The ICESDF report reviews four types of finance that can be geared towards development – domestic, international, public and private. There is a brief overview of finance needs but warns that “quantifying needs is complex and necessarily imprecise”. Key areas of policy reform are presented for each of the categories of finance. These are a useful first step in discussions on a beyond-finance implementation agenda. This analysis could have been strengthened by drawing out lessons from country case studies and other evidence on the policies towards creating an enabling environment for sustainable development.
The New Climate Economy report, rather than starting from the point of view of finance flows, instead focuses on the goal of achieving lasting economic growth whilst also tackling the risks of climate change. The world will be undergoing transformation over the next 15 years and beyond, so how do we shape our economies in light of climate change? The role for finance and policy is woven into a storyline on raising resource efficiency, innovation and infrastructure. After transformations in labour and capital productivity, the next step will be to transform resource efficiency through effective policy and investment decisions (see also the ERD 2011/12 addressing resource efficiency). When dealing with infrastructure, the report further argues that: “Investment is hardly constrained by a shortage of savings”. After all some US$ 17 trillion of global investment is financed each year and part of this could be directed towards delivering the SDGs, including through infrastructure investment. The crucial question then relates to the effective mobilisation and use of finance flows through appropriate policy.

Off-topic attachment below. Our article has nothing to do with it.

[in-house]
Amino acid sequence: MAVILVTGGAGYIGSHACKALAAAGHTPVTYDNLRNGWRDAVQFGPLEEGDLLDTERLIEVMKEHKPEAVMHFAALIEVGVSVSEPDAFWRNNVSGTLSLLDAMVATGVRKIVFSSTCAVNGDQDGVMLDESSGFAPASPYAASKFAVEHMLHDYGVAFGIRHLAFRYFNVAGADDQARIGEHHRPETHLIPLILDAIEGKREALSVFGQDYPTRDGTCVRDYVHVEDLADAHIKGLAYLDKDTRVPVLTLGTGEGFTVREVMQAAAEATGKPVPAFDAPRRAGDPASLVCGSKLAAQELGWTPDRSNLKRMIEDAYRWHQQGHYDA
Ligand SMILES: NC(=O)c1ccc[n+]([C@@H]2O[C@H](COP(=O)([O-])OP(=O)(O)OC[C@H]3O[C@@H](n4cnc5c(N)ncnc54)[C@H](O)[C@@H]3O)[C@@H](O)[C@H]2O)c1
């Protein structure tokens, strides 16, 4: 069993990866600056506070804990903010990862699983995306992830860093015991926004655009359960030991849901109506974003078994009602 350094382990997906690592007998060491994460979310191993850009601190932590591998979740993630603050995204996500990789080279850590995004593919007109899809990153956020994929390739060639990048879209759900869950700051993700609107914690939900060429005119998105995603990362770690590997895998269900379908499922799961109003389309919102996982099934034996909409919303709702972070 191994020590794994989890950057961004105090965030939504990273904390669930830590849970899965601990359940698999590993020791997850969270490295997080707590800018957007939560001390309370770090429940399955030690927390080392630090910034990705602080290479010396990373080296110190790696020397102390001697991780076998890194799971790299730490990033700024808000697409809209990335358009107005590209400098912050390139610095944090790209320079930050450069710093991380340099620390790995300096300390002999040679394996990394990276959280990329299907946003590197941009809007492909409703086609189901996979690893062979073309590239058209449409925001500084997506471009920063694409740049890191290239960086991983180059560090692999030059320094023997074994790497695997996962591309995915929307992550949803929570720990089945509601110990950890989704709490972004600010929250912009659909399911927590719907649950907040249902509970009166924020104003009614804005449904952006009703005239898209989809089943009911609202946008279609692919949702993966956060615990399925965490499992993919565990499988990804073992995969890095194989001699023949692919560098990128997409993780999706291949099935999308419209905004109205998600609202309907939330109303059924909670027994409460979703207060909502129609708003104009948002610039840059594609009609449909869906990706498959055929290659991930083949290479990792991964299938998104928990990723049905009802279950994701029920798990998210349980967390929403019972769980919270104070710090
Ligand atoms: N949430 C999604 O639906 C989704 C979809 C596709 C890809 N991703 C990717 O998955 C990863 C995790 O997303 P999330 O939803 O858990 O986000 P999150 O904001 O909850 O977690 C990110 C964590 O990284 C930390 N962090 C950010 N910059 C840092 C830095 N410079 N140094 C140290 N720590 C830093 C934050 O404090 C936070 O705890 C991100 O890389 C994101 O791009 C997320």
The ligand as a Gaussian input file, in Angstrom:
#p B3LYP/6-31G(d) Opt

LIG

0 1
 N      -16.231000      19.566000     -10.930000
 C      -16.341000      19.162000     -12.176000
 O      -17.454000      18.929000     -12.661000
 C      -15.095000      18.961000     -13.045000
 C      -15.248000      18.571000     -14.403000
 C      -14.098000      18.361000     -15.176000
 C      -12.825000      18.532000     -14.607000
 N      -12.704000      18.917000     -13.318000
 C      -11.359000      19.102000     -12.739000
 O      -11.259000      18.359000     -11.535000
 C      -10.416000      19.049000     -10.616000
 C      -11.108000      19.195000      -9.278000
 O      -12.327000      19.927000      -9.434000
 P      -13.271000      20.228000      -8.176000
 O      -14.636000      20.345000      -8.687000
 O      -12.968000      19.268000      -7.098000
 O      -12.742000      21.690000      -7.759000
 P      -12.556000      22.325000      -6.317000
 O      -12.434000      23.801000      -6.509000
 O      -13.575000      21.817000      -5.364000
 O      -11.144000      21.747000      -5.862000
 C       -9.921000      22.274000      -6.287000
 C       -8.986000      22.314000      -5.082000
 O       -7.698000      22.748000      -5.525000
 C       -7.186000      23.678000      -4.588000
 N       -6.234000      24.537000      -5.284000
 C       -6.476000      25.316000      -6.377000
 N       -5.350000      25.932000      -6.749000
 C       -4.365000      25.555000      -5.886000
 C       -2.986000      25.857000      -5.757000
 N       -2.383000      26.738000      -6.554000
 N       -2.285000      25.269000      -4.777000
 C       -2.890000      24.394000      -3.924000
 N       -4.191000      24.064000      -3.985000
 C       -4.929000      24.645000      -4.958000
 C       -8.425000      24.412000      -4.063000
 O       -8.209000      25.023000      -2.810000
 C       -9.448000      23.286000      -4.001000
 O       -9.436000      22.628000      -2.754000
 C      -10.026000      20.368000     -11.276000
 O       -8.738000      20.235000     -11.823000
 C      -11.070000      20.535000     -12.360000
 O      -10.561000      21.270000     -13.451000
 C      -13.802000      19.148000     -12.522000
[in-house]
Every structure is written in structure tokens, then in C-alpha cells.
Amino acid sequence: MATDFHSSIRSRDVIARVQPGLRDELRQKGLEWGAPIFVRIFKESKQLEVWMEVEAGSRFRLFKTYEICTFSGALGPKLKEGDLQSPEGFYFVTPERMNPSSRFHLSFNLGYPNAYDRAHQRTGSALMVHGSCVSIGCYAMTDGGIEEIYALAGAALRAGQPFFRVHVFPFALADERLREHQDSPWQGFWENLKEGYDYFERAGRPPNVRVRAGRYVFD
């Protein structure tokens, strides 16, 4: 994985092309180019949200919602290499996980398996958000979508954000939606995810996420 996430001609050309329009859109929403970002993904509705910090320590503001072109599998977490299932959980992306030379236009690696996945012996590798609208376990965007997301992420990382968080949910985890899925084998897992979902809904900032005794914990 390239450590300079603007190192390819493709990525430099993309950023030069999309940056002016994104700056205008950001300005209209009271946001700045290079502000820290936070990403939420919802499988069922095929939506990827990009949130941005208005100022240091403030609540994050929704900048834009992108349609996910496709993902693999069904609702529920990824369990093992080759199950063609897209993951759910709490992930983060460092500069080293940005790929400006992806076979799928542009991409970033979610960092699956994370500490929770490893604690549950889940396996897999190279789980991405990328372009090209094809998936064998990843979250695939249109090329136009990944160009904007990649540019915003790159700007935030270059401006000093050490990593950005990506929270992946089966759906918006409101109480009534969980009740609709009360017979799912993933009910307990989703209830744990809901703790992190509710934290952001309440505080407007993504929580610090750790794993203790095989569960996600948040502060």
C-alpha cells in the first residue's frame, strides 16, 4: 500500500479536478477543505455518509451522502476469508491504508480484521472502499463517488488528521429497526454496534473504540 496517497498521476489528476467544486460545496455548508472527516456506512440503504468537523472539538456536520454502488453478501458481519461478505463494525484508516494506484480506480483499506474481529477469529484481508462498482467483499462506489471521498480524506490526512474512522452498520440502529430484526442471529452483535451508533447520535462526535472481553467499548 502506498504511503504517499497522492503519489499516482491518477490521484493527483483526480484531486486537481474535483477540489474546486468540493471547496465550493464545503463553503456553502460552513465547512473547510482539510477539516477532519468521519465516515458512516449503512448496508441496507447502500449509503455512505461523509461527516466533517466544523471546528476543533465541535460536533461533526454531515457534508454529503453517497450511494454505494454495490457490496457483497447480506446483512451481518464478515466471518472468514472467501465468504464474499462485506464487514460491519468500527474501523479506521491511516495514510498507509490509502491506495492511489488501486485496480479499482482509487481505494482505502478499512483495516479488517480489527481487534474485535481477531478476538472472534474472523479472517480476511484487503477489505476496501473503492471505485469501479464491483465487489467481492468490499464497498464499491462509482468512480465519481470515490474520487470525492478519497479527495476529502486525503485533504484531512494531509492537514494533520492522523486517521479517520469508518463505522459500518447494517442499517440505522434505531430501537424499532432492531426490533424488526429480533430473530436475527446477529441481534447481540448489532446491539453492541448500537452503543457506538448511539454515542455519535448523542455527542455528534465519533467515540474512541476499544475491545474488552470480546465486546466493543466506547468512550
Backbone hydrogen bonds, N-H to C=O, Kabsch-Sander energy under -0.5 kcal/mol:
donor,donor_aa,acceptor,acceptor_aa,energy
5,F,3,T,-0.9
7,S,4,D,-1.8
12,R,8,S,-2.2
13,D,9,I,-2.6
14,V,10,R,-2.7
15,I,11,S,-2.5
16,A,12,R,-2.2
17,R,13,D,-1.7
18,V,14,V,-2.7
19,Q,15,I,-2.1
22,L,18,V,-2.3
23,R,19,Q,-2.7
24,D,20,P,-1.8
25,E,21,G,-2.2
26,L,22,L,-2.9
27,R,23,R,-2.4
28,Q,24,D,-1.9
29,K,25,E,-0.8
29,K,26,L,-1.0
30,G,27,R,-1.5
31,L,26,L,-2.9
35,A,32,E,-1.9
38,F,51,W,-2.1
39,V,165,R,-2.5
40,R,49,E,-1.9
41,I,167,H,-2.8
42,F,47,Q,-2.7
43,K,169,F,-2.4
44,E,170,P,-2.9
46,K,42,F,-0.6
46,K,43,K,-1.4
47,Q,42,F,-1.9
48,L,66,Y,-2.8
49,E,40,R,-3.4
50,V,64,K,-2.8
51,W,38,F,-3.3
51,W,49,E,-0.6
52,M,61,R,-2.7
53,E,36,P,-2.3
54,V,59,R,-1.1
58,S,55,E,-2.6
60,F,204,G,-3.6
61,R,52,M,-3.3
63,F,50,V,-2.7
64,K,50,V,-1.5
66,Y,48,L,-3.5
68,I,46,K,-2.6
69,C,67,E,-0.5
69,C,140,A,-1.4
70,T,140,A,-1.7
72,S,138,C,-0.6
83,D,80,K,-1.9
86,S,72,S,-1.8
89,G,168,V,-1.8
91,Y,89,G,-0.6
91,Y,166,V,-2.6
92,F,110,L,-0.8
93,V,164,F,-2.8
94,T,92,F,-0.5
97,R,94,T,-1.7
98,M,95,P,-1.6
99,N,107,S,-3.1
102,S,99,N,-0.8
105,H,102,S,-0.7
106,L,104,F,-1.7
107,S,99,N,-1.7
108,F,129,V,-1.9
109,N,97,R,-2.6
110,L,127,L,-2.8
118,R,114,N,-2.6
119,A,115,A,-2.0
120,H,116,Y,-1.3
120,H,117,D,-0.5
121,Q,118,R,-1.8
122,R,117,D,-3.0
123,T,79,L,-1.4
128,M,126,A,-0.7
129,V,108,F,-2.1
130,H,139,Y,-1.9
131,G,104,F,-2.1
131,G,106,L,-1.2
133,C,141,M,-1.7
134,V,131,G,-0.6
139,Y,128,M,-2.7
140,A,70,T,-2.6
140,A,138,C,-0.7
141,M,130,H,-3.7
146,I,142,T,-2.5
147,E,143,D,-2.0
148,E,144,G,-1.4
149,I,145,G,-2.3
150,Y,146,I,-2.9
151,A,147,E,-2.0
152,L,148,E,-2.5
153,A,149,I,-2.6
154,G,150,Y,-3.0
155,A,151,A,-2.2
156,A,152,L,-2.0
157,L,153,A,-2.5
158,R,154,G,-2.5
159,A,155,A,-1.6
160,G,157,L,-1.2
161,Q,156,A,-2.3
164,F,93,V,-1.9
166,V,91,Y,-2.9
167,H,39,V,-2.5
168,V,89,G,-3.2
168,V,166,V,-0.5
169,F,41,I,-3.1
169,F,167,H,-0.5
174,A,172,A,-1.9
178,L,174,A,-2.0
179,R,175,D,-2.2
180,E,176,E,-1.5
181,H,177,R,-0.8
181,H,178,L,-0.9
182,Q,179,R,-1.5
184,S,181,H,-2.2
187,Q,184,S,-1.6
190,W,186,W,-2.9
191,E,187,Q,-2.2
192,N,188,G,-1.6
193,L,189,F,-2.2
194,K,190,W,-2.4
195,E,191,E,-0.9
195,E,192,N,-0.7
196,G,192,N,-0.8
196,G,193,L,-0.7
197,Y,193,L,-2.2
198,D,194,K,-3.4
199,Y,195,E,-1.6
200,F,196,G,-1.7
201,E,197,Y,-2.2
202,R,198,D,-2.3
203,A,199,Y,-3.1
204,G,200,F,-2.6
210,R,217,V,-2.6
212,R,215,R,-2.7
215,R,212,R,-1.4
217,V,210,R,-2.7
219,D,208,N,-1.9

In preparing the ERD 2014/15 on finance and other means of implementation in a transformative post-2015 context, we turn the financing agenda up-side down. Instead of focusing on the supply side of finance, we take the transformation objectives (economic, social and environmental) as a starting point, and then examine how finance fits in. Further we focus on the effective use and mobilisation of finance. This approach targets four types of “enablers”, without which sustainable development is not feasible: institutions, resources (such as infrastructure or human and natural capital), technology and networks. The research examines the links between finance and policies in developing enablers for sustainable development.